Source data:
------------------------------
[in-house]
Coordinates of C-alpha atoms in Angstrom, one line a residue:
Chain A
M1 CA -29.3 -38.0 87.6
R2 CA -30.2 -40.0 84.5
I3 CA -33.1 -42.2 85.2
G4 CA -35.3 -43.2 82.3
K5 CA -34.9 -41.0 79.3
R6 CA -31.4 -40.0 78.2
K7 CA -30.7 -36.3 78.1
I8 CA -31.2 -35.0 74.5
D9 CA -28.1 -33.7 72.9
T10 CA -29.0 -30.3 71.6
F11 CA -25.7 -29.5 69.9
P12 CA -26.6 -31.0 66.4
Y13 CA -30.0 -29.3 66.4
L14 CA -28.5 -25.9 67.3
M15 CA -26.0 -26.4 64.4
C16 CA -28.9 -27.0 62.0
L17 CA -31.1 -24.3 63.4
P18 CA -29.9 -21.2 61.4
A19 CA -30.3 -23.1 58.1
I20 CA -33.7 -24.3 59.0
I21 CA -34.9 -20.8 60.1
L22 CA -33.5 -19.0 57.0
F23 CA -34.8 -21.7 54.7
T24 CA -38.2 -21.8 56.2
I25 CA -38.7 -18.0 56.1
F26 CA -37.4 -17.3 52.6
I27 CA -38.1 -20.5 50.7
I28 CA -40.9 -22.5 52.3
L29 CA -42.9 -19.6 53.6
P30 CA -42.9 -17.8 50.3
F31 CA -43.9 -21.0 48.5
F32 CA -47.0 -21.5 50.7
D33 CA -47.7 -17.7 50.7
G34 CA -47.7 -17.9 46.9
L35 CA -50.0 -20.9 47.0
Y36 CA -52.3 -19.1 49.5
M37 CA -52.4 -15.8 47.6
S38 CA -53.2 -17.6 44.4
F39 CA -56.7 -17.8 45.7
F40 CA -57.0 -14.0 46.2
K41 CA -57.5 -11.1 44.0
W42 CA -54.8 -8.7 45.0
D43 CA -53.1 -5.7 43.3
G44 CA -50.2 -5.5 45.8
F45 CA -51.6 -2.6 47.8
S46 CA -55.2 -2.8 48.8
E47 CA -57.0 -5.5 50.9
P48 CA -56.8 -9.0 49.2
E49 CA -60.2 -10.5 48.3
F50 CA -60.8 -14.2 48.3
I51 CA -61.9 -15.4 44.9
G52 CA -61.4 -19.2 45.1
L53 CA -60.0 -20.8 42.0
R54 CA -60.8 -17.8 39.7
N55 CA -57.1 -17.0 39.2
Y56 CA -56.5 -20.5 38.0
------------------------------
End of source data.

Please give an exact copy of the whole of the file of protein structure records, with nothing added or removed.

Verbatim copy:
[in-house]
Coordinates of C-alpha atoms in Angstrom, one line a residue:
Chain A
M1 CA -29.3 -38.0 87.6
R2 CA -30.2 -40.0 84.5
I3 CA -33.1 -42.2 85.2
G4 CA -35.3 -43.2 82.3
K5 CA -34.9 -41.0 79.3
R6 CA -31.4 -40.0 78.2
K7 CA -30.7 -36.3 78.1
I8 CA -31.2 -35.0 74.5
D9 CA -28.1 -33.7 72.9
T10 CA -29.0 -30.3 71.6
F11 CA -25.7 -29.5 69.9
P12 CA -26.6 -31.0 66.4
Y13 CA -30.0 -29.3 66.4
L14 CA -28.5 -25.9 67.3
M15 CA -26.0 -26.4 64.4
C16 CA -28.9 -27.0 62.0
L17 CA -31.1 -24.3 63.4
P18 CA -29.9 -21.2 61.4
A19 CA -30.3 -23.1 58.1
I20 CA -33.7 -24.3 59.0
I21 CA -34.9 -20.8 60.1
L22 CA -33.5 -19.0 57.0
F23 CA -34.8 -21.7 54.7
T24 CA -38.2 -21.8 56.2
I25 CA -38.7 -18.0 56.1
F26 CA -37.4 -17.3 52.6
I27 CA -38.1 -20.5 50.7
I28 CA -40.9 -22.5 52.3
L29 CA -42.9 -19.6 53.6
P30 CA -42.9 -17.8 50.3
F31 CA -43.9 -21.0 48.5
F32 CA -47.0 -21.5 50.7
D33 CA -47.7 -17.7 50.7
G34 CA -47.7 -17.9 46.9
L35 CA -50.0 -20.9 47.0
Y36 CA -52.3 -19.1 49.5
M37 CA -52.4 -15.8 47.6
S38 CA -53.2 -17.6 44.4
F39 CA -56.7 -17.8 45.7
F40 CA -57.0 -14.0 46.2
K41 CA -57.5 -11.1 44.0
W42 CA -54.8 -8.7 45.0
D43 CA -53.1 -5.7 43.3
G44 CA -50.2 -5.5 45.8
F45 CA -51.6 -2.6 47.8
S46 CA -55.2 -2.8 48.8
E47 CA -57.0 -5.5 50.9
P48 CA -56.8 -9.0 49.2
E49 CA -60.2 -10.5 48.3
F50 CA -60.8 -14.2 48.3
I51 CA -61.9 -15.4 44.9
G52 CA -61.4 -19.2 45.1
L53 CA -60.0 -20.8 42.0
R54 CA -60.8 -17.8 39.7
N55 CA -57.1 -17.0 39.2
Y56 CA -56.5 -20.5 38.0